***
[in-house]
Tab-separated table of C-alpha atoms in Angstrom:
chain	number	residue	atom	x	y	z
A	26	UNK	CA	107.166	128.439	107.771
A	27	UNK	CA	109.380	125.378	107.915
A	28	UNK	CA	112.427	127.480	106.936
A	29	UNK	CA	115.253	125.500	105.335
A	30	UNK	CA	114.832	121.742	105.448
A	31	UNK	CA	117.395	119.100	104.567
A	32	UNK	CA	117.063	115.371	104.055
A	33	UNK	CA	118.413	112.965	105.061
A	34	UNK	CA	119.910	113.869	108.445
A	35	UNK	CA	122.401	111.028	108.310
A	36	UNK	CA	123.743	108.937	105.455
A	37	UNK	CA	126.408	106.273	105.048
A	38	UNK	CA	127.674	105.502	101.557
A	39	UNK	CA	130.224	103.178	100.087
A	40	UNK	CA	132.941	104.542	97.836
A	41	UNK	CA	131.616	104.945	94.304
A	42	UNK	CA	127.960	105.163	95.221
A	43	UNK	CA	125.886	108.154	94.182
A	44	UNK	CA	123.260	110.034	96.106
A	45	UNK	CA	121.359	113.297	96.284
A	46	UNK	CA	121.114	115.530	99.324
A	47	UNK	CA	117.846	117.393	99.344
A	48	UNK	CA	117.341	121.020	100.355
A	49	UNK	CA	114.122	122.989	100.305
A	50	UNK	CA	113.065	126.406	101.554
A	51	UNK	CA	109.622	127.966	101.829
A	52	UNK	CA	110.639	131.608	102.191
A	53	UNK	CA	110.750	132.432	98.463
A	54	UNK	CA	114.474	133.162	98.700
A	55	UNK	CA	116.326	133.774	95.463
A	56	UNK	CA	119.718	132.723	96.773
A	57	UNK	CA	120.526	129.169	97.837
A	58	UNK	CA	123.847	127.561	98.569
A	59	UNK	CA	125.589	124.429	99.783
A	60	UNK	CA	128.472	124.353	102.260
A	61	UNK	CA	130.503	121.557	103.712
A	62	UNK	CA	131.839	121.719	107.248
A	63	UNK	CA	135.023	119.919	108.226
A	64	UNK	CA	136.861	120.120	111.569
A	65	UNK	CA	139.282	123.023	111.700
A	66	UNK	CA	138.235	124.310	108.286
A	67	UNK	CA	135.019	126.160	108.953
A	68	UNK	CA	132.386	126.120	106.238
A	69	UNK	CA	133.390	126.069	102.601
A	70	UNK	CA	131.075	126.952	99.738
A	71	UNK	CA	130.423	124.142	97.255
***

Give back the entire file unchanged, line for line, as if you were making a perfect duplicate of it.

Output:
[in-house]
Tab-separated table of C-alpha atoms in Angstrom:
chain	number	residue	atom	x	y	z
A	26	UNK	CA	107.166	128.439	107.771
A	27	UNK	CA	109.380	125.378	107.915
A	28	UNK	CA	112.427	127.480	106.936
A	29	UNK	CA	115.253	125.500	105.335
A	30	UNK	CA	114.832	121.742	105.448
A	31	UNK	CA	117.395	119.100	104.567
A	32	UNK	CA	117.063	115.371	104.055
A	33	UNK	CA	118.413	112.965	105.061
A	34	UNK	CA	119.910	113.869	108.445
A	35	UNK	CA	122.401	111.028	108.310
A	36	UNK	CA	123.743	108.937	105.455
A	37	UNK	CA	126.408	106.273	105.048
A	38	UNK	CA	127.674	105.502	101.557
A	39	UNK	CA	130.224	103.178	100.087
A	40	UNK	CA	132.941	104.542	97.836
A	41	UNK	CA	131.616	104.945	94.304
A	42	UNK	CA	127.960	105.163	95.221
A	43	UNK	CA	125.886	108.154	94.182
A	44	UNK	CA	123.260	110.034	96.106
A	45	UNK	CA	121.359	113.297	96.284
A	46	UNK	CA	121.114	115.530	99.324
A	47	UNK	CA	117.846	117.393	99.344
A	48	UNK	CA	117.341	121.020	100.355
A	49	UNK	CA	114.122	122.989	100.305
A	50	UNK	CA	113.065	126.406	101.554
A	51	UNK	CA	109.622	127.966	101.829
A	52	UNK	CA	110.639	131.608	102.191
A	53	UNK	CA	110.750	132.432	98.463
A	54	UNK	CA	114.474	133.162	98.700
A	55	UNK	CA	116.326	133.774	95.463
A	56	UNK	CA	119.718	132.723	96.773
A	57	UNK	CA	120.526	129.169	97.837
A	58	UNK	CA	123.847	127.561	98.569
A	59	UNK	CA	125.589	124.429	99.783
A	60	UNK	CA	128.472	124.353	102.260
A	61	UNK	CA	130.503	121.557	103.712
A	62	UNK	CA	131.839	121.719	107.248
A	63	UNK	CA	135.023	119.919	108.226
A	64	UNK	CA	136.861	120.120	111.569
A	65	UNK	CA	139.282	123.023	111.700
A	66	UNK	CA	138.235	124.310	108.286
A	67	UNK	CA	135.019	126.160	108.953
A	68	UNK	CA	132.386	126.120	106.238
A	69	UNK	CA	133.390	126.069	102.601
A	70	UNK	CA	131.075	126.952	99.738
A	71	UNK	CA	130.423	124.142	97.255